O God, with your judgment endow the king,
and with your justice, the king’s son;
He shall govern your people with justice
and your afflicted ones with judgment.
R. Lord, every nation on earth will adore you.
Justice shall flower in his days,
and profound peace, till the moon be no more.
May he rule from sea to sea,
and from the River to the ends of the earth.
R. Lord, every nation on earth will adore you.
The kings of Tarshish and the Isles shall offer gifts;
the kings of Arabia and Seba shall bring tribute.
All kings shall pay him homage, all nations shall serve him.
R. Lord, every nation on earth will adore you.
For he shall rescue the poor when he cries out,
and the afflicted when he has no one to help him.
He shall have pity for the lowly and the poor;
the lives of the poor he shall save.
R. Lord, every nation on earth will adore you.

Eternal rest grant unto them o Lord

 AND LET YOUR PERPETUAL LIGHT SHINE UPON THEM!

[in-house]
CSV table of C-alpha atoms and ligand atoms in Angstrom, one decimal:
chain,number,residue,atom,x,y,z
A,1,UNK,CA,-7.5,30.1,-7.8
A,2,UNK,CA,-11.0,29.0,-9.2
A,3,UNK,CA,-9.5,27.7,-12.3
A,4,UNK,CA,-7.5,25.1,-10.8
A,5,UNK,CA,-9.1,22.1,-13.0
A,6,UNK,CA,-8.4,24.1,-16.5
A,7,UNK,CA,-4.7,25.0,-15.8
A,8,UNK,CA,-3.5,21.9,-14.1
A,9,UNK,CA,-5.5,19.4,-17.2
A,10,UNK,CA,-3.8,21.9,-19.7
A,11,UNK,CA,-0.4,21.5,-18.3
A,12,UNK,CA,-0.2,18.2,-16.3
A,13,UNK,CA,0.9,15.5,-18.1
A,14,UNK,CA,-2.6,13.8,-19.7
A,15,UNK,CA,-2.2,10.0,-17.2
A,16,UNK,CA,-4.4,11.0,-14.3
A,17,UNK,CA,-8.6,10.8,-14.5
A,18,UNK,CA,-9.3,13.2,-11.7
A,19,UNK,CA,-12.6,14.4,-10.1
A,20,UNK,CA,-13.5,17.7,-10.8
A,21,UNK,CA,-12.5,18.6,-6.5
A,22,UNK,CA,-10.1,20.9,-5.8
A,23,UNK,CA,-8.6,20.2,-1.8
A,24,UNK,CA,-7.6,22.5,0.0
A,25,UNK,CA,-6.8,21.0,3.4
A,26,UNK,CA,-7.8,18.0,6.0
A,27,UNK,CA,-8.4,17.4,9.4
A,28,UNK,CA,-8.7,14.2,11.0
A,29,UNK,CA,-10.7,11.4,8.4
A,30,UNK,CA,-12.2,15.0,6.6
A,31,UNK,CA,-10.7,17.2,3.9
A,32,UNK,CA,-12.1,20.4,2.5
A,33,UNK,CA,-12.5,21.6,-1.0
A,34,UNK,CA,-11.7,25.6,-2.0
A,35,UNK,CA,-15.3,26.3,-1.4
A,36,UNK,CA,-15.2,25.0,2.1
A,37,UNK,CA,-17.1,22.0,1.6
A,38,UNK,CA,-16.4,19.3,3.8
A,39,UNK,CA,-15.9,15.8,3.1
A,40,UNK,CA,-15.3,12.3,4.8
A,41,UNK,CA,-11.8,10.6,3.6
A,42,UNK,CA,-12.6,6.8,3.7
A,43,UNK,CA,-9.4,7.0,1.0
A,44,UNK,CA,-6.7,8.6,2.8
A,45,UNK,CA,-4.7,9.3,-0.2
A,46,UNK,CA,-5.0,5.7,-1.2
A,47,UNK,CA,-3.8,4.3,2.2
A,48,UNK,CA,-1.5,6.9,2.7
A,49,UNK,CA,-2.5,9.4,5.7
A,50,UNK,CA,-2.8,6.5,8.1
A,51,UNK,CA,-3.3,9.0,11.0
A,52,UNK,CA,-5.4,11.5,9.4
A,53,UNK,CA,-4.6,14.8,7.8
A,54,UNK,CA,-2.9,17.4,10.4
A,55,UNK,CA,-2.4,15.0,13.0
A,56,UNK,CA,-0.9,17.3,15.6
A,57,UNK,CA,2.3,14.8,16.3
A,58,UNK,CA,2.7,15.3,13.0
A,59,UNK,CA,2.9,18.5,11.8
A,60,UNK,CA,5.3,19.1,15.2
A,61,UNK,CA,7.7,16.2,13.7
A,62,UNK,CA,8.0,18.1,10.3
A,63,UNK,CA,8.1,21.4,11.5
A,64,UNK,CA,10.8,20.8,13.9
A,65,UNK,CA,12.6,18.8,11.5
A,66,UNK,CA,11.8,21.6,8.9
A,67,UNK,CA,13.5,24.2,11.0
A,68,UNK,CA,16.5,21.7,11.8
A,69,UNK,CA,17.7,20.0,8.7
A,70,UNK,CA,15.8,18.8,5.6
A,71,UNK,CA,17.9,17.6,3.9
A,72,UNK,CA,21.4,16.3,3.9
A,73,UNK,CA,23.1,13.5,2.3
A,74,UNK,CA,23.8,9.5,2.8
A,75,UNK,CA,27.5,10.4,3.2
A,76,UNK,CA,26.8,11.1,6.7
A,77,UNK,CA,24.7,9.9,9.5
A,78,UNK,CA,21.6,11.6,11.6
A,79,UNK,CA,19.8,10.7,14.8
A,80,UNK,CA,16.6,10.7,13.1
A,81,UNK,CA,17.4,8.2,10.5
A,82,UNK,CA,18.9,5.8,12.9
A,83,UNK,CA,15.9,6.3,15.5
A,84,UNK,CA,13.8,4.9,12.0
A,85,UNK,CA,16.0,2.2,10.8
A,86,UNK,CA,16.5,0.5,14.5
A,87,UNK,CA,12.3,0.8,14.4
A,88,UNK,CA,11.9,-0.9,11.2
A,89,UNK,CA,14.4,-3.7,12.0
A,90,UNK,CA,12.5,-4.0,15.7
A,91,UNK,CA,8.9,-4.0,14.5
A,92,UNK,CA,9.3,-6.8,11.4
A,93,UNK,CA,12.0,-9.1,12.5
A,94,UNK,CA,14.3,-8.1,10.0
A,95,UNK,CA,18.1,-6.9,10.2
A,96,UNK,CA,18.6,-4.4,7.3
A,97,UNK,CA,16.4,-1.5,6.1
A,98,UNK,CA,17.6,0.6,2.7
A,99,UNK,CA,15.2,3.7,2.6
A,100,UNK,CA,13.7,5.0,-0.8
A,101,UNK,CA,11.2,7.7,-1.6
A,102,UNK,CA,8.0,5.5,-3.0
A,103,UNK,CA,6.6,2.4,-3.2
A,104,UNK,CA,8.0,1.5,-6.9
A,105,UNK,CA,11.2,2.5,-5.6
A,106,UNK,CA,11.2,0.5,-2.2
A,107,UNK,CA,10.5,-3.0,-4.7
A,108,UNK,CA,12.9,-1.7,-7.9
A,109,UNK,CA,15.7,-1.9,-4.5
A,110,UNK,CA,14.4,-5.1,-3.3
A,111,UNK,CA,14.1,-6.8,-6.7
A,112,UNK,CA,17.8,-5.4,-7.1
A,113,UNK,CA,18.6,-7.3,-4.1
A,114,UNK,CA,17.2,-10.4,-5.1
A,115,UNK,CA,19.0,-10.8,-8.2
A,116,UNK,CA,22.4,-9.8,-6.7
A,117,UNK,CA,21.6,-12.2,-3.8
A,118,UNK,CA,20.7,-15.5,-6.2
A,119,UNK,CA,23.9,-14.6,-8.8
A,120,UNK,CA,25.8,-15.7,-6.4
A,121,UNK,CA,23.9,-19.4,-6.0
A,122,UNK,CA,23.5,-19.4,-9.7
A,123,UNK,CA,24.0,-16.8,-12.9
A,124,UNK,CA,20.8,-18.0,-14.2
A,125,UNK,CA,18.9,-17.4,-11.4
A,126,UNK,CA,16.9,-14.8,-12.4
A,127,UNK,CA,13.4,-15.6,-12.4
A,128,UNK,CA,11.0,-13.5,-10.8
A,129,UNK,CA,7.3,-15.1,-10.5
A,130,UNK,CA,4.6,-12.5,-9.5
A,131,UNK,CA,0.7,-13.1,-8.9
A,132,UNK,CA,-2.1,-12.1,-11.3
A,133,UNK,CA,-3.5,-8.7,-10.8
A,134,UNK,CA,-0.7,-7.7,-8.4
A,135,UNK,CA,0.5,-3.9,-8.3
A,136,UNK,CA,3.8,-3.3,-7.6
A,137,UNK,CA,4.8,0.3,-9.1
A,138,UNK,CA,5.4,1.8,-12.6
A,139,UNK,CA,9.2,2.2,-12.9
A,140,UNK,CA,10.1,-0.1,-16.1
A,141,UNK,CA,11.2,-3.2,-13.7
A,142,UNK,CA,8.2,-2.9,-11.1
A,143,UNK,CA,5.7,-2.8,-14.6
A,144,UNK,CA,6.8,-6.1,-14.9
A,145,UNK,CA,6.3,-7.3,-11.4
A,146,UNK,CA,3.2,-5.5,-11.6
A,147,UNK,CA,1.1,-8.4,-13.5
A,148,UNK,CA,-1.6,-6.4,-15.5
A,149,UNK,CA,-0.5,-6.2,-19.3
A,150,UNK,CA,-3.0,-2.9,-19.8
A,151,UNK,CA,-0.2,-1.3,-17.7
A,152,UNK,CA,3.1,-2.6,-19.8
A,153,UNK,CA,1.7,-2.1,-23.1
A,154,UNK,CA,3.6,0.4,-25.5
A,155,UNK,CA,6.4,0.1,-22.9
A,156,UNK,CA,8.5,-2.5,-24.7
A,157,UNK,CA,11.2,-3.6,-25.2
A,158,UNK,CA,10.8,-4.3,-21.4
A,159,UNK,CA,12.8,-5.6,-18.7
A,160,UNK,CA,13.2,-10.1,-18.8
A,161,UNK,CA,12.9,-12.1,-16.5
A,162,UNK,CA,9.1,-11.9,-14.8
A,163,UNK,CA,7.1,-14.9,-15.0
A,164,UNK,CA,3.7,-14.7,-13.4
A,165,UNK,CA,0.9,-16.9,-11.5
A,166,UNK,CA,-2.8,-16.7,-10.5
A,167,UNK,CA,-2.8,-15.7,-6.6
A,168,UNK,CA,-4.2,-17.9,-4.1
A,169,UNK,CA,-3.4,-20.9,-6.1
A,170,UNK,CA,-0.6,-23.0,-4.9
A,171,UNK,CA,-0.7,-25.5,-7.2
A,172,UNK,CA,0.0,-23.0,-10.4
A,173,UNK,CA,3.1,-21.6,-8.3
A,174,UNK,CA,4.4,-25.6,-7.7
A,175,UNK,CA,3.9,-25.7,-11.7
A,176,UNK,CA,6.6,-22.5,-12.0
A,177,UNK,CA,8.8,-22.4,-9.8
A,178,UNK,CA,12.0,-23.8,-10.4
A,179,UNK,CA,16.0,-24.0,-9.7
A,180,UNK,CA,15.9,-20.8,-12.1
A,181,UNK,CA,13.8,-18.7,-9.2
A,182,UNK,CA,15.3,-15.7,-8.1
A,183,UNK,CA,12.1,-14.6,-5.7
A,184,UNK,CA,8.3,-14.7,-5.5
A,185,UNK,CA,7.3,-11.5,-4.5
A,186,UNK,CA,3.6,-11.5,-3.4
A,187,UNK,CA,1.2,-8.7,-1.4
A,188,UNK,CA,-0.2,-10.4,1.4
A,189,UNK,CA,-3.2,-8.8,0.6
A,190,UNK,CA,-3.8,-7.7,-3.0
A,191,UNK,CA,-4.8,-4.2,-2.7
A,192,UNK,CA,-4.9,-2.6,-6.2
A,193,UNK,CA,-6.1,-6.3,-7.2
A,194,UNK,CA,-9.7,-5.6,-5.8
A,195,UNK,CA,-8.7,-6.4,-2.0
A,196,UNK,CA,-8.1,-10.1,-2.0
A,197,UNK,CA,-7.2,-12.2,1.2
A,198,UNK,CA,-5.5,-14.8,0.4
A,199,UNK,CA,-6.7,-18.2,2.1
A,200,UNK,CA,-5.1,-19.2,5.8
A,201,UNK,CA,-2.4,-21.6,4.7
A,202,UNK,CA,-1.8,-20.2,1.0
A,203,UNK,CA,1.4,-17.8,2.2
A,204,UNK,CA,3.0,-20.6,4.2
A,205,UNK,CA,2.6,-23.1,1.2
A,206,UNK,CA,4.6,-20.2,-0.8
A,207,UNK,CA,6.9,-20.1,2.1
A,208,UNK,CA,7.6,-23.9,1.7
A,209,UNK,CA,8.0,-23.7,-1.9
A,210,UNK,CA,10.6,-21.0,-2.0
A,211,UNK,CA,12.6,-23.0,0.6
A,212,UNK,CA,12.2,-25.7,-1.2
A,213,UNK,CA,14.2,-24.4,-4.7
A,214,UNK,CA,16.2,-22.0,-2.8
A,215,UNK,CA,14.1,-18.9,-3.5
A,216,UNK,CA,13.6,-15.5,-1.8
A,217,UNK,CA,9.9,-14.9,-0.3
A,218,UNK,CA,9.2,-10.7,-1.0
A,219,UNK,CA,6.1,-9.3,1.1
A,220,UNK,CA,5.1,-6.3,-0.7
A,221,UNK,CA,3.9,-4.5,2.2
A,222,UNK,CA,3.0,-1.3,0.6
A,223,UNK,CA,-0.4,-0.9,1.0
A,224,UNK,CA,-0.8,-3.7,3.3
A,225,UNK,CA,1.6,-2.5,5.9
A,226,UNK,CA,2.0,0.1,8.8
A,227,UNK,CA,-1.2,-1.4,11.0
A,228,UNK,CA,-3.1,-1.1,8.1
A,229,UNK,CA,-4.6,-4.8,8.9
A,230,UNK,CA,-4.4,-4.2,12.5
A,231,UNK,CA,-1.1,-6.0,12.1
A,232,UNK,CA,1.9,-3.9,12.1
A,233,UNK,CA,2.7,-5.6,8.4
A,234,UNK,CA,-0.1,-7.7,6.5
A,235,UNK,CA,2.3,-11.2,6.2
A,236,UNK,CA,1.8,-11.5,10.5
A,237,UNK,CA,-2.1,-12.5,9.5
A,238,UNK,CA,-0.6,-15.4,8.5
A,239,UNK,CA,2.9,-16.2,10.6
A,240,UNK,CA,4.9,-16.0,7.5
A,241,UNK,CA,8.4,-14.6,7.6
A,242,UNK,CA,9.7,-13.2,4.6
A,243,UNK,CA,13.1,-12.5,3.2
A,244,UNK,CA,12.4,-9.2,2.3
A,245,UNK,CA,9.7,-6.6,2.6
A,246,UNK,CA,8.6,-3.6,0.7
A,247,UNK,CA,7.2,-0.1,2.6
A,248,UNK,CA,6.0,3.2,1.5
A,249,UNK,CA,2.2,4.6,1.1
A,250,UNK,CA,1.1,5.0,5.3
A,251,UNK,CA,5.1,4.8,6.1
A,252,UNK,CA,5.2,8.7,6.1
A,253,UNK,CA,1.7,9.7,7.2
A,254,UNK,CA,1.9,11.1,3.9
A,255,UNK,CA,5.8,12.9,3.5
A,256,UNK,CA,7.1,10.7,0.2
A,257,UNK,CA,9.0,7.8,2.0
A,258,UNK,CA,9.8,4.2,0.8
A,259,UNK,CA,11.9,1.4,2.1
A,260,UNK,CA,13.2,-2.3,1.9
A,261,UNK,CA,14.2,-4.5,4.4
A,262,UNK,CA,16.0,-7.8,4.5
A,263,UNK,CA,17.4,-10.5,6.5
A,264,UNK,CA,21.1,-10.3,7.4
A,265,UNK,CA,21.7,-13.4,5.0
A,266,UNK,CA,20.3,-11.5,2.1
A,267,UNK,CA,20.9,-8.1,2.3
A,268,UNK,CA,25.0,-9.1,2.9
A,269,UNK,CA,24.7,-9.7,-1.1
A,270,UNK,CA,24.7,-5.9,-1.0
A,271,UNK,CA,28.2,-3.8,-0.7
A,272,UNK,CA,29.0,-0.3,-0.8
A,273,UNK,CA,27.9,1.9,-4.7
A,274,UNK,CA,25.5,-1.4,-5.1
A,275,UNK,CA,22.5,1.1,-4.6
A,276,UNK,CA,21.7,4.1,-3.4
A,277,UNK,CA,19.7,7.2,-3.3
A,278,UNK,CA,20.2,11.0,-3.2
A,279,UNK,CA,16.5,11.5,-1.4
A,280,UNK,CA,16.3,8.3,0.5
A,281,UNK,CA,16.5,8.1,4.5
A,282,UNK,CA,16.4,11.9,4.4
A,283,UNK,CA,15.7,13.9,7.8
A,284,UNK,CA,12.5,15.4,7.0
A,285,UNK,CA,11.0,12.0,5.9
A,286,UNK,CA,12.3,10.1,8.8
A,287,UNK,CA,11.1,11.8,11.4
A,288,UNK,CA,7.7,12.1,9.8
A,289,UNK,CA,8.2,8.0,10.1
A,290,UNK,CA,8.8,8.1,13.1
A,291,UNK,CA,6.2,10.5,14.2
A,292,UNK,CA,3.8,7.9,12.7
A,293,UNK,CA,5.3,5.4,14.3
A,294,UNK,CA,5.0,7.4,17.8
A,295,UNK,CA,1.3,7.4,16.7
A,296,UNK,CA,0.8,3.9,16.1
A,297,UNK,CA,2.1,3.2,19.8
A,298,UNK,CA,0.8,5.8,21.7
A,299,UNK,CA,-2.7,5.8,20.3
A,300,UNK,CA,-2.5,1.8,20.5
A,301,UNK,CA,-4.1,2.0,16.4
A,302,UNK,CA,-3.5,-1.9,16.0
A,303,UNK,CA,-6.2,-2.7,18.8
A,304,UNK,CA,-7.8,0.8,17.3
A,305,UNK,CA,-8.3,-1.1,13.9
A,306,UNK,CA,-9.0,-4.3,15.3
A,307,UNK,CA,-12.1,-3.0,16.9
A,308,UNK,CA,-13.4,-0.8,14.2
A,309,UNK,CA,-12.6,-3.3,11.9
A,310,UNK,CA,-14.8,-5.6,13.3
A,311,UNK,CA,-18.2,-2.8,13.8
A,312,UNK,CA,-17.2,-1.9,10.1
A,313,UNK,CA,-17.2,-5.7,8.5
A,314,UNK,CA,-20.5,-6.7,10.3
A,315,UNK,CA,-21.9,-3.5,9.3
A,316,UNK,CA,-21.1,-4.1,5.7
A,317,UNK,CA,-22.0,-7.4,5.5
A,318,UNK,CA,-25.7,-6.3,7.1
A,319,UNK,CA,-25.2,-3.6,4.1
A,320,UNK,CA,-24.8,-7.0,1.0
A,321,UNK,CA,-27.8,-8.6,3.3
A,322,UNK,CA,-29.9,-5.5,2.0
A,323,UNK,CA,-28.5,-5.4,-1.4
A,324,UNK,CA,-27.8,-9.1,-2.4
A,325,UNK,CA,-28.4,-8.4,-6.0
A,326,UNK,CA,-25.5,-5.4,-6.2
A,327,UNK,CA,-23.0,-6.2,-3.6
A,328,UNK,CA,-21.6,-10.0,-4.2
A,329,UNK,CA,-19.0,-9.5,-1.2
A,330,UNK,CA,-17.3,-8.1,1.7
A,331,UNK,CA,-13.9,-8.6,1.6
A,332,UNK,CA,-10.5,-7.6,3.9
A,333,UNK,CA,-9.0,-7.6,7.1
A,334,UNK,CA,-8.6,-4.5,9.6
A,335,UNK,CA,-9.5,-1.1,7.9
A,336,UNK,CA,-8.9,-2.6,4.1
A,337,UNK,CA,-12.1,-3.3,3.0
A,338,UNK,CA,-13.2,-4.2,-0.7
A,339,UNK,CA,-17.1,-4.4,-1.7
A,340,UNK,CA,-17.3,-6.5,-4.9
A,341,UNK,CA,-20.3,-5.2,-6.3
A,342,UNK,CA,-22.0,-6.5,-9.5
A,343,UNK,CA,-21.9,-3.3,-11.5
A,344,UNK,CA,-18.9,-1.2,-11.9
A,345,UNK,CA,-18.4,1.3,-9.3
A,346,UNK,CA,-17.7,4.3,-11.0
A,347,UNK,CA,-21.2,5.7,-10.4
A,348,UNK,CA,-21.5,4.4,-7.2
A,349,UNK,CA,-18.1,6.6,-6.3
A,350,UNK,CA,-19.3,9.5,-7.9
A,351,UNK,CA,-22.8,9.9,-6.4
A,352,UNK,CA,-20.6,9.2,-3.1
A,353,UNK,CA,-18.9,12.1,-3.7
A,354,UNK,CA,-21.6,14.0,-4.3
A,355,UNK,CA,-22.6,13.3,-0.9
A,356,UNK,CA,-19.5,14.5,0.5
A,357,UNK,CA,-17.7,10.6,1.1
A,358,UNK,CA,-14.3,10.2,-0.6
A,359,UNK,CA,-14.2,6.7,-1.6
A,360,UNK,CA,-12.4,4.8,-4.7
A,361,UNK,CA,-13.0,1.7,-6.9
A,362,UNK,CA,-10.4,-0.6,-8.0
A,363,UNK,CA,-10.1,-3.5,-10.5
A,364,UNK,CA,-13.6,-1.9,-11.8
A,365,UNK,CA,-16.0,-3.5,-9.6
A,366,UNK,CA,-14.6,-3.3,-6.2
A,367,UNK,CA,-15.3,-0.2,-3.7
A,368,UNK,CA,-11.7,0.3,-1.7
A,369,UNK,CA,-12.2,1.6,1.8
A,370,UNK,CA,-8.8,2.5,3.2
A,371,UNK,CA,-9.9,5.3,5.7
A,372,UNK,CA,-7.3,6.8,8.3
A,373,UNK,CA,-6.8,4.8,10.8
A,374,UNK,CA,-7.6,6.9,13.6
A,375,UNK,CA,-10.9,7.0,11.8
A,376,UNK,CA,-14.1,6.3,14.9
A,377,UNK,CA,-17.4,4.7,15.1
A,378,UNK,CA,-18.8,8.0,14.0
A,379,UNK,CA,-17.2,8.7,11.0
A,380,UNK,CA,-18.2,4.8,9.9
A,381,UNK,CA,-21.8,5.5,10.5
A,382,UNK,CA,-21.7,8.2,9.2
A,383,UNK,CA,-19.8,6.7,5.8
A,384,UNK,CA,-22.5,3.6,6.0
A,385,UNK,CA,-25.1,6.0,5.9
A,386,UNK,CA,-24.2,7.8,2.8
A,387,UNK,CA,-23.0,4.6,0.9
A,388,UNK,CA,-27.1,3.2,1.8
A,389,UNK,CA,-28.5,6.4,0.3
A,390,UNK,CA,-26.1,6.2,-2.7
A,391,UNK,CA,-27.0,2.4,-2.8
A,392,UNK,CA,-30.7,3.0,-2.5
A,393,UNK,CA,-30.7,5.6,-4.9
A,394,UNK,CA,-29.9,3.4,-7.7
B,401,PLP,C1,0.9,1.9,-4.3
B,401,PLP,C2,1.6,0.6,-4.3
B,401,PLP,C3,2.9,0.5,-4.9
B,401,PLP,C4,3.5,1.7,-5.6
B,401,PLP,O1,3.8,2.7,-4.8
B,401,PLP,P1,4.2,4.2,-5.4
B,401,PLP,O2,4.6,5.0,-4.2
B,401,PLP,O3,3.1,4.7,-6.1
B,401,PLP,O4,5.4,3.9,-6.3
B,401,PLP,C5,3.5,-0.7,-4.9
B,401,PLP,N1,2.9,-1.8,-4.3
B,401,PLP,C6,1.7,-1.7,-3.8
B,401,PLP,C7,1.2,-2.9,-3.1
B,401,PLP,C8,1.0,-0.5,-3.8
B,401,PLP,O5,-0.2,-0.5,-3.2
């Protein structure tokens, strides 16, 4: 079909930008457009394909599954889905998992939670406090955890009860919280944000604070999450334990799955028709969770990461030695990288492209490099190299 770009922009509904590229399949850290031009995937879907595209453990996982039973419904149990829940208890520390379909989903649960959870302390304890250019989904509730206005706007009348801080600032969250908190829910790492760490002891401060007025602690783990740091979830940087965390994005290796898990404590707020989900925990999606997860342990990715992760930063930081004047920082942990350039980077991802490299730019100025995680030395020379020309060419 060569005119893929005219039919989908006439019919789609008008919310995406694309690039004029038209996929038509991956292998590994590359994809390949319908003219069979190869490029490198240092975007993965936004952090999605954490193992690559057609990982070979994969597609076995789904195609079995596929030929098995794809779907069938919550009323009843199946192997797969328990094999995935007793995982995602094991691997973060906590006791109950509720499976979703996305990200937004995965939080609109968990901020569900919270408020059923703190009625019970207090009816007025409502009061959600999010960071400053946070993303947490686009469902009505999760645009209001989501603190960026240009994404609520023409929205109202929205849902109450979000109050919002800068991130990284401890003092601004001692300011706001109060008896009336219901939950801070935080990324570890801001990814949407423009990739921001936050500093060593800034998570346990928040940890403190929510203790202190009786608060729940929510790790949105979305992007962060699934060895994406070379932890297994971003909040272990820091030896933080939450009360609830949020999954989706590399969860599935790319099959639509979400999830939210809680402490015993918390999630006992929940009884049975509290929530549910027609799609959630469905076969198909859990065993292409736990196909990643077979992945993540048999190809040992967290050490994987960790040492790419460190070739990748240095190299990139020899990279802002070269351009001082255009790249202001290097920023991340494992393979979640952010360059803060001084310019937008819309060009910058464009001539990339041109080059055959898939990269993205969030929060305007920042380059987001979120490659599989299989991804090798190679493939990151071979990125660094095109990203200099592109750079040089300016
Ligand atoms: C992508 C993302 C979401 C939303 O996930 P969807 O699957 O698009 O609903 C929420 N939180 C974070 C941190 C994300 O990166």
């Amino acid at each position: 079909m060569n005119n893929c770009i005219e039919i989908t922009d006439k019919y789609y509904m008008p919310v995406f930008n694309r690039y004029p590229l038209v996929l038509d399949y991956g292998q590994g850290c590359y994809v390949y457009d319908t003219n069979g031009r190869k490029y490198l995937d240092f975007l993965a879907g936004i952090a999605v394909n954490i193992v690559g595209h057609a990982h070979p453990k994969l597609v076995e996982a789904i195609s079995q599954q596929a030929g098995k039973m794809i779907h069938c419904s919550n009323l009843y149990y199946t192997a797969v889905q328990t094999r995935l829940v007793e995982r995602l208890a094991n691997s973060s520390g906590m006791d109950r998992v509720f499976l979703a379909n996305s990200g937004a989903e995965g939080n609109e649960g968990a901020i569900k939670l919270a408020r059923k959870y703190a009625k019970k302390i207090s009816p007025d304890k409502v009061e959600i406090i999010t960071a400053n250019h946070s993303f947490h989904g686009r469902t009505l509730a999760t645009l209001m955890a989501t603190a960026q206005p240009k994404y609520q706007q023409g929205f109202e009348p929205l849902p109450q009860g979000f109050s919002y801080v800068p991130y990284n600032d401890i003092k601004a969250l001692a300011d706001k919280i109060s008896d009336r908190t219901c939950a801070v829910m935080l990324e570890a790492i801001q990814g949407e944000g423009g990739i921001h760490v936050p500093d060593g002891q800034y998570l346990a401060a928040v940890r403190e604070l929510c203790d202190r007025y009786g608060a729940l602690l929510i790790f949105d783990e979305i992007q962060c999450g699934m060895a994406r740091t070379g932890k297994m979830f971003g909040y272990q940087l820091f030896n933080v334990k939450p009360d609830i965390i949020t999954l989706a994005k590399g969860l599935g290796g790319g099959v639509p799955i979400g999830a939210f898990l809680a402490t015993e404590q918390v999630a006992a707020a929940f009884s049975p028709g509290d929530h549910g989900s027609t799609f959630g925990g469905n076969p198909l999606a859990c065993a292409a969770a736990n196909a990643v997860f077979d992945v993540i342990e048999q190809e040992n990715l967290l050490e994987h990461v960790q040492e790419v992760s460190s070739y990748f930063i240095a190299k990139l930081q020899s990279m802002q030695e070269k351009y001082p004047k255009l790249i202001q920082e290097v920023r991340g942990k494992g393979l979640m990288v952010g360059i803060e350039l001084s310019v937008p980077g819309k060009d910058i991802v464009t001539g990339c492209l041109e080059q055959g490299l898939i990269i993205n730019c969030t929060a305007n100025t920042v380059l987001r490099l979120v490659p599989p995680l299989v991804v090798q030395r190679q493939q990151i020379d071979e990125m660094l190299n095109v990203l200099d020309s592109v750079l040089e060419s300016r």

Charles J. Kabaniec 1/3/1986

Anthony J. Krejmas 1/3/1998

Joanna M. Sak 1/3/2016

John Provost, Jr. 1/3/2017

Frank Sak 1/4/1973

Edward J. Sojka 1/4/1996

Evelyn  Kalinowski 1/4/2007

Wojtiech Korcz 1/5/1940

Chester Waryas 1/5/1982

Stephen J. Janek 1/5/1992

Andrew Rastallis 1/5/1997

Grace M. Wikowski 1/5/2000

Edward T. Boliski 1/5/2012

Louis M. Kozloski 1/5/2012

Marya A. Bialecki 1/6/1990

June R. Murphy 1/6/2010

Carl Tela 1/7/1969

Mieczyslaw Brzozowy 1/7/1969 

Zigmund J. Kawecki 1/7/1980

Adam C. Markowski 1/7/1994

Mary Zak  1/7/1997

Helen Sak 1/7/2013